Mixing and Matching Electricity Sector Policies

A number of concerns have emerged over the last decade about climate change, energy security, and energy efficiency, inspiring an equally long list of proposed policy fixes. The majority of these options, including renewables subsidies, performance standards, and emissions pricing schemes, apply directly to the power sector. Lawmakers can also choose to implement multiple policies […]

Flexibility and Cost-Effectiveness in Proposed Climate Policies

Achieving the goal of an 83 percent reduction in US carbon dioxide (CO2) emissionsfrom 2005 levels by 2050 will require the electricity sector—which accounts for roughly 40 percent of US CO2 emissions—to make an enormous pivot away from fossil fuels toward non-emitting sources. Policy will be required to achieve this goal. In a recent RFF […]

Best of the Above

It looked like a reverse make-me-do-it  – President Obama in his State of the Union address saying don’t-do-that-again to some of his most committed supporters.  An array of groups had written to him just two weeks earlier about the failings of an “all of the above” energy policy, and the first words in his speech […]

Climate Benefits from the Production Tax Credit?

A year ago, we wrote about the potential expiration of the wind power production tax credit (PTC), which has helped support the US wind industry for most of the last 22 years. The PTC provides a subsidy of about $23 per megawatt hour (or roughly 30 percent above wholesale electricity prices). It was set to […]

Sourcing the Future of Wood Bioenergy

Some of the biggest bioenergy debates stem from a “food or fuel” problem, where agricultural lands have been devoted to growing grain as inputs for biofuels, at the cost of food production. According to a study by Searchinger et. al. of corn-based ethanol production, the large scale substitution  of corn ethanol over traditional fossil fuels […]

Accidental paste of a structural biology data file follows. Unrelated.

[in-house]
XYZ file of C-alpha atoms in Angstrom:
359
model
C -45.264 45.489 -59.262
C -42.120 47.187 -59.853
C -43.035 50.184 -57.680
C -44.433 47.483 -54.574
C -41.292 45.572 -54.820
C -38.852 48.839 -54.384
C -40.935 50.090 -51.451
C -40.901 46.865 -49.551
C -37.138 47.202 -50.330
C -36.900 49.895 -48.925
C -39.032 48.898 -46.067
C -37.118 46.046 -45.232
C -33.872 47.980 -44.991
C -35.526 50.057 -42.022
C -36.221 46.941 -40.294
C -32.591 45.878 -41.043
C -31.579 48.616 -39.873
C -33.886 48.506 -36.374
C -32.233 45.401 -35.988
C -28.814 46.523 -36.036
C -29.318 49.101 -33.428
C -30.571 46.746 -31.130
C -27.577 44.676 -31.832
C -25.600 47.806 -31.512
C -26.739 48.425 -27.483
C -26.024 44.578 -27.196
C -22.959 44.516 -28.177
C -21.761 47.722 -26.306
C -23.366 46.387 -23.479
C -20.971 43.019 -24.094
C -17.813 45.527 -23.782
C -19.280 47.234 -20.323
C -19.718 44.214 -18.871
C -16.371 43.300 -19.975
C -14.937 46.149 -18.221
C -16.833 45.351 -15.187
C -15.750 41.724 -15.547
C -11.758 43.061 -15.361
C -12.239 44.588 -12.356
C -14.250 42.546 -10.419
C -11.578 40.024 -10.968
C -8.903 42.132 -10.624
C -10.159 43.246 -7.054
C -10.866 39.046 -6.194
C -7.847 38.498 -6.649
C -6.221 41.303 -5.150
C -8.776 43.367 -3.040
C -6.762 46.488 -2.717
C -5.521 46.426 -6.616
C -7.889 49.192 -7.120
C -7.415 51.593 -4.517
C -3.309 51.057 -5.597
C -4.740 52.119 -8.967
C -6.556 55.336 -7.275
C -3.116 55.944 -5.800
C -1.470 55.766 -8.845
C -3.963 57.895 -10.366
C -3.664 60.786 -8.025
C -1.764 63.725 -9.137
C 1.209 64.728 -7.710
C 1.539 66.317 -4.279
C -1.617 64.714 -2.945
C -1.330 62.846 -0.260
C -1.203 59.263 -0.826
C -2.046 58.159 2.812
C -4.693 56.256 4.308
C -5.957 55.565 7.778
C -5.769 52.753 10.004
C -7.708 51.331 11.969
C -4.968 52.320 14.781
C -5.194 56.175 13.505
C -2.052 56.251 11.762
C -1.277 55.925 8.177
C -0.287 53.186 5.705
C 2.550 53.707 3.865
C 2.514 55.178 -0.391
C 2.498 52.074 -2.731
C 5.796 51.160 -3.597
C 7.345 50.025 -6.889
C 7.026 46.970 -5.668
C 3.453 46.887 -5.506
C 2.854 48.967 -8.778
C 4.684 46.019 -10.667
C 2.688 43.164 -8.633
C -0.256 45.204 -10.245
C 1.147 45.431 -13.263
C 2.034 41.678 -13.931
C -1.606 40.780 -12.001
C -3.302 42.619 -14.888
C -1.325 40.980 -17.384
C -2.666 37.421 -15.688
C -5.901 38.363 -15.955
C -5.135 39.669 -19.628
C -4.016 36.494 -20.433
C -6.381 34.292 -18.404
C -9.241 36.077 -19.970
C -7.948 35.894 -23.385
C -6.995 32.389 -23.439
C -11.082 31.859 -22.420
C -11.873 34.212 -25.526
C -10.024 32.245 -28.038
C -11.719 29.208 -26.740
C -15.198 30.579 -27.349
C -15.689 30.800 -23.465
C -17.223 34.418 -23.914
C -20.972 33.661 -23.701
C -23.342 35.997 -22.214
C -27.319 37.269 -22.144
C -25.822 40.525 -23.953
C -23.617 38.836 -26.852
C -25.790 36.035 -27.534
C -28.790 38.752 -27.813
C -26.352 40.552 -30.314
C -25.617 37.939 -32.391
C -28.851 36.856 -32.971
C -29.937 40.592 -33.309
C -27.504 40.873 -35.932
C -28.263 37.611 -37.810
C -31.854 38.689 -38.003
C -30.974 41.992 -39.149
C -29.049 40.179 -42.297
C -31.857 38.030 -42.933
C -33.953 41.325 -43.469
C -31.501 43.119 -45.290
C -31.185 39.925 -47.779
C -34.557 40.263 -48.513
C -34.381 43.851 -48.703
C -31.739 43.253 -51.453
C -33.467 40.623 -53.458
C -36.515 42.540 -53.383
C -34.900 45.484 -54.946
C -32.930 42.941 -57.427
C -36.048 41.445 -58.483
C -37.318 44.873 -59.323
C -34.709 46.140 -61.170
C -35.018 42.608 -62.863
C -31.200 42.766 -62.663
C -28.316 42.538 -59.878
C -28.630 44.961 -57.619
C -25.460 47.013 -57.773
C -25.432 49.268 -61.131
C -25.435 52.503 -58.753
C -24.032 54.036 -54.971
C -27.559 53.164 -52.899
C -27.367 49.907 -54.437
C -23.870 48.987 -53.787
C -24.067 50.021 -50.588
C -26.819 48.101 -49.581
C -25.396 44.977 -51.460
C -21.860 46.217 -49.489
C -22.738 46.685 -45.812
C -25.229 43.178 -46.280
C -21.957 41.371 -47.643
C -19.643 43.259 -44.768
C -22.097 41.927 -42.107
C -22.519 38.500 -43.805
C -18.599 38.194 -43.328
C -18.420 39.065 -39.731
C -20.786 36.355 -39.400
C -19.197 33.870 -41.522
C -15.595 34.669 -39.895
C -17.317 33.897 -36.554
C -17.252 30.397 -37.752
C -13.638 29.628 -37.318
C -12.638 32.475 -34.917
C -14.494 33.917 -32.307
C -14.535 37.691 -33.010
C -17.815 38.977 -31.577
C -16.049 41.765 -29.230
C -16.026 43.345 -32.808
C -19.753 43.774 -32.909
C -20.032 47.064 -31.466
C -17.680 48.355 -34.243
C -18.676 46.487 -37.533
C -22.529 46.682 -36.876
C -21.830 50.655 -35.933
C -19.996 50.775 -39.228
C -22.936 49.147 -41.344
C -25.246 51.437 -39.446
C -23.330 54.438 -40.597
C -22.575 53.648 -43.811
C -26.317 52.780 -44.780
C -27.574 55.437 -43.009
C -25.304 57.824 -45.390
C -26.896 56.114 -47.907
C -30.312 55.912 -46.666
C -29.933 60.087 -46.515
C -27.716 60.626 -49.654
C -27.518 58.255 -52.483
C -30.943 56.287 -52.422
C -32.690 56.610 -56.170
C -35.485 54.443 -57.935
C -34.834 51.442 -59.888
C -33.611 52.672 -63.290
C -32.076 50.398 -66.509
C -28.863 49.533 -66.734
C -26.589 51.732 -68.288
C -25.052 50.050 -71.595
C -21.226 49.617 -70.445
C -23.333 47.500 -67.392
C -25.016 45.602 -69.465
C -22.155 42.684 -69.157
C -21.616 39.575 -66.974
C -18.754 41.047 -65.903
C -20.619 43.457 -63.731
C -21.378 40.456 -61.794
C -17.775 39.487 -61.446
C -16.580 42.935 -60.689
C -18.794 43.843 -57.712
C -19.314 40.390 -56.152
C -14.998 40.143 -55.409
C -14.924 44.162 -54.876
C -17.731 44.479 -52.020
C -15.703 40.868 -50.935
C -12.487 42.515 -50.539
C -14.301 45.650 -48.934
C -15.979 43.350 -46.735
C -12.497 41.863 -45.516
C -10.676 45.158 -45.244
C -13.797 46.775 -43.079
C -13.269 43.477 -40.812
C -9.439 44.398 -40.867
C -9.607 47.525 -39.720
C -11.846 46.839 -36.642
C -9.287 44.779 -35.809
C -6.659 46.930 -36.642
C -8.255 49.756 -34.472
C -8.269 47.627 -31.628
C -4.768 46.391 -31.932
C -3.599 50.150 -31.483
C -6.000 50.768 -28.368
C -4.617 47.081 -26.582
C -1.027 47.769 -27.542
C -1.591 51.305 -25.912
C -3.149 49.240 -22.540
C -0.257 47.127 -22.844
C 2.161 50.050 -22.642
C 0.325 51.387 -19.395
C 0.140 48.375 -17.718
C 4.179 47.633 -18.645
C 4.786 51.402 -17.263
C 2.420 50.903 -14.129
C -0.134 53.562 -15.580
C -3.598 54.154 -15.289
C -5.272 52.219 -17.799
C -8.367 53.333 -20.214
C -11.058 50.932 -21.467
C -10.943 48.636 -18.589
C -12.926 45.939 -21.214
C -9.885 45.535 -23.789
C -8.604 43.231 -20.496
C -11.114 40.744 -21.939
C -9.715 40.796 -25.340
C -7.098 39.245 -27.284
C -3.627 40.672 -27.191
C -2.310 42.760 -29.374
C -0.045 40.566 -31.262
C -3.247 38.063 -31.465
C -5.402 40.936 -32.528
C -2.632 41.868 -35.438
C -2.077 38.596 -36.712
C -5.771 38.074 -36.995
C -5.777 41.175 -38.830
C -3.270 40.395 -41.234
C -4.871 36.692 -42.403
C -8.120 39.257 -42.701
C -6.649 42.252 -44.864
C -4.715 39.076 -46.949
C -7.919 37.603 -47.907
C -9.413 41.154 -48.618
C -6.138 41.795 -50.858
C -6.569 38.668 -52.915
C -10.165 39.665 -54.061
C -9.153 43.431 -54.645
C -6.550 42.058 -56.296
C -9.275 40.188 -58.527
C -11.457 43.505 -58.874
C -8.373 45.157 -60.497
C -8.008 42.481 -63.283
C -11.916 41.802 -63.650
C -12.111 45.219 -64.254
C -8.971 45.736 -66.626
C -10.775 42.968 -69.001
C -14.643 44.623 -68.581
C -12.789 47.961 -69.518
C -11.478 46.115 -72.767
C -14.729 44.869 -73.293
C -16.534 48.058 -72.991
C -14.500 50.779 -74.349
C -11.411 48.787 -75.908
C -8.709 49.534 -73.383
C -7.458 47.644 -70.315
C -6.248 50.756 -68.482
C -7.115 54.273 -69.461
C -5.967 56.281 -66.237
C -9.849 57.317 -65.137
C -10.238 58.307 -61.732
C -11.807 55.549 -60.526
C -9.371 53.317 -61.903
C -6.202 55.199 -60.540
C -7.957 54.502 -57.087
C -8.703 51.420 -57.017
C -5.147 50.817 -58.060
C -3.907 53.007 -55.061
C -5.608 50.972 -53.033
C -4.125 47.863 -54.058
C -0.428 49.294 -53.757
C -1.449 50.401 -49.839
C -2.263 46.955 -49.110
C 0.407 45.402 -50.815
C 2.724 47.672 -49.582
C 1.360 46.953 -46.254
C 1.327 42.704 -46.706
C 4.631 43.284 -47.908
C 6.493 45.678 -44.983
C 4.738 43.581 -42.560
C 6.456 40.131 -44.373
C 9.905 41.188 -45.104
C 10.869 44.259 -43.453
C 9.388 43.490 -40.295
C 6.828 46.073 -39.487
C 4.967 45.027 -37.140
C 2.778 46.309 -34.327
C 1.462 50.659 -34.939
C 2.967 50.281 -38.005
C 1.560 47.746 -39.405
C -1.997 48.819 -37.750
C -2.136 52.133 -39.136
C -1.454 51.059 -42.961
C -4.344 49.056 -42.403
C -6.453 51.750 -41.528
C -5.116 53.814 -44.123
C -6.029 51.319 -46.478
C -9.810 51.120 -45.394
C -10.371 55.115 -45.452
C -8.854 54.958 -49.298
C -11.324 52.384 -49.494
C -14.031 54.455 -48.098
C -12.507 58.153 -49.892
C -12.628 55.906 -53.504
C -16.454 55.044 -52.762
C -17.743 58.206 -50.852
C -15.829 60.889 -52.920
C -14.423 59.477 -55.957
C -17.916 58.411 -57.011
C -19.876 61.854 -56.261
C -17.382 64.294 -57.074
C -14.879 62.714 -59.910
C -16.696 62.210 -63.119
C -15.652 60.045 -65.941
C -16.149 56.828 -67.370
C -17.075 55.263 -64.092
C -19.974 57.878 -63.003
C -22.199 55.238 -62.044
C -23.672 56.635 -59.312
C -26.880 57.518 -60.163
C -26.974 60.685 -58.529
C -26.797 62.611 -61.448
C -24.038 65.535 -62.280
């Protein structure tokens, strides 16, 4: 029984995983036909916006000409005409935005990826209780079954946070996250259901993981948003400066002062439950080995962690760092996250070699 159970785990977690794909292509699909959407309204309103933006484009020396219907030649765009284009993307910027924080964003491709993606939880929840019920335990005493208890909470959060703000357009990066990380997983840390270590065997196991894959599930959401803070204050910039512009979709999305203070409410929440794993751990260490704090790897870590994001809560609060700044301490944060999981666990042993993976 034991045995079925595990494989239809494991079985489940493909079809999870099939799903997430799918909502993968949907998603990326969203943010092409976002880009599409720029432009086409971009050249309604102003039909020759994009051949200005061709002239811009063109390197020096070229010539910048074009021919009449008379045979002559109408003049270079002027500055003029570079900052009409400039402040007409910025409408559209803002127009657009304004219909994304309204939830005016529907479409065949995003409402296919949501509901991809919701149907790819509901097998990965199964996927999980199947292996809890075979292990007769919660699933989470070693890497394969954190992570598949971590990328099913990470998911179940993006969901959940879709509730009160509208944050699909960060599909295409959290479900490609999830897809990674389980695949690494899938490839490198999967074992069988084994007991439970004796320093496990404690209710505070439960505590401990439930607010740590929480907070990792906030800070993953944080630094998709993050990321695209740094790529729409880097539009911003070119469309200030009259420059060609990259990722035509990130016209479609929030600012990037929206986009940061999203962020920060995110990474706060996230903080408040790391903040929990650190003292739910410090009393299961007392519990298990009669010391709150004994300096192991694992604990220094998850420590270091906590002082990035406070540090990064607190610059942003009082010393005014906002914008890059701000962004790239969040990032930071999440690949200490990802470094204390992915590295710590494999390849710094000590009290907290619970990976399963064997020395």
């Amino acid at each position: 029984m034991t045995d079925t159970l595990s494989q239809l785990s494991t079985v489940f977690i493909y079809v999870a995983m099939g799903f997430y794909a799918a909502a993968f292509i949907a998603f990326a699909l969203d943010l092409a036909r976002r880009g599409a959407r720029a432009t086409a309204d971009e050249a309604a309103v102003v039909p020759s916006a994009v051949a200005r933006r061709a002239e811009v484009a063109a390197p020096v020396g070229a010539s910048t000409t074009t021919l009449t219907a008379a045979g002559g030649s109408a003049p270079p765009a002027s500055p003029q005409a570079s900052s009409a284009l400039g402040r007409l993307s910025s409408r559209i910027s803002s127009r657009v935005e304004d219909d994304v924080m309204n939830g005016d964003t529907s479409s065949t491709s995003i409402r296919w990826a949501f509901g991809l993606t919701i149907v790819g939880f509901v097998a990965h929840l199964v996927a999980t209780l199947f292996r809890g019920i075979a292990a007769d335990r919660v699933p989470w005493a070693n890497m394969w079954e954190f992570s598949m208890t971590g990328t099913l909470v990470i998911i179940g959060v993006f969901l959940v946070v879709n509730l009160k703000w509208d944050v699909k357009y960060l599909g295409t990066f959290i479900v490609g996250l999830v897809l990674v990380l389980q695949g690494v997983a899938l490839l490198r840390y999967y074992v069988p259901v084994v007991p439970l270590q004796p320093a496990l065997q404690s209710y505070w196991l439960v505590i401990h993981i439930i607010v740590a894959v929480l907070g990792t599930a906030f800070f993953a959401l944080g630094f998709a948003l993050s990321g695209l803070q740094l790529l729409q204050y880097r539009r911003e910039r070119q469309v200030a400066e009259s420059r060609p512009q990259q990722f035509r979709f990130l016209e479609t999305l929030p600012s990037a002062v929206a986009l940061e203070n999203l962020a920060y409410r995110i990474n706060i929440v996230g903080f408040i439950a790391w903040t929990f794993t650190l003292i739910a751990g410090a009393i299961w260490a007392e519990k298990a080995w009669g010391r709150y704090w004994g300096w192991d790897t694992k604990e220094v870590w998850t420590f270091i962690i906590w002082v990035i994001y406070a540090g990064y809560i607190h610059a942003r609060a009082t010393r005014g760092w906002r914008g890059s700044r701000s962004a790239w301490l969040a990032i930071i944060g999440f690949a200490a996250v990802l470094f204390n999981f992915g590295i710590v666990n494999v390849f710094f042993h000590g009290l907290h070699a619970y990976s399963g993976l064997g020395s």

The German Energy Experiment

The rapid change in Germany’s energy mix – the Energiewende, or “energy shift”—is readily apparent to any visitor. Towering wind turbines sprout from ridges, just as across much of Europe and parts of the U.S. The bigger surprise—and bigger change in just the last few years—is the increase in solar deployment. Not just rooftops, but […]

Technology Flexibility and Stringency for Greenhouse Gas Regulations

The Clean Air Act provides the current regulatory framework for climate policy in the United States. A key component of US policy as called for in President Obama’s recent memorandum to the US Environmental Protection Agency (EPA) will be the use of flexible approaches in achieving reductions in greenhouse gas emissions. EPA is expected to […]

An Economic View of Sen. Murkowski’s Blueprint

Today, Senator Lisa Murkowski (R-AK) released her long-anticipated energy policy “blueprint.” Murkowski is a relatively centrist Republican and has historically made energy policy a priority. This makes her one of the most important votes in Congress on energy, and the blueprint is therefore worth a close look—it is an important indicator of what is possible […]

Do Renewables Policies Promote Valuable Investments?

Last month, a big battle over the production tax credit (PTC) for wind ended with Congress granting a one-year extension. This month, the focus has shifted to another renewable energy policy: state renewable portfolio standards (RPSs). Just this week, the Heartland Institute recommended repealing Kansas’s RPS—the latest addition in a growing attack on state RPSs. […]

Why the Wind Tax Credit is a Bad Way to Cut Carbon

Eligibility for the wind energy production tax credit (PTC), established by Congress in 1992, is set to expire at the end of this month, causing calls for action and inaction. Is this policy change a big deal for carbon emissions? Let’s take a closer look. Currently,  the PTC provides renewable power projects with a corporate […]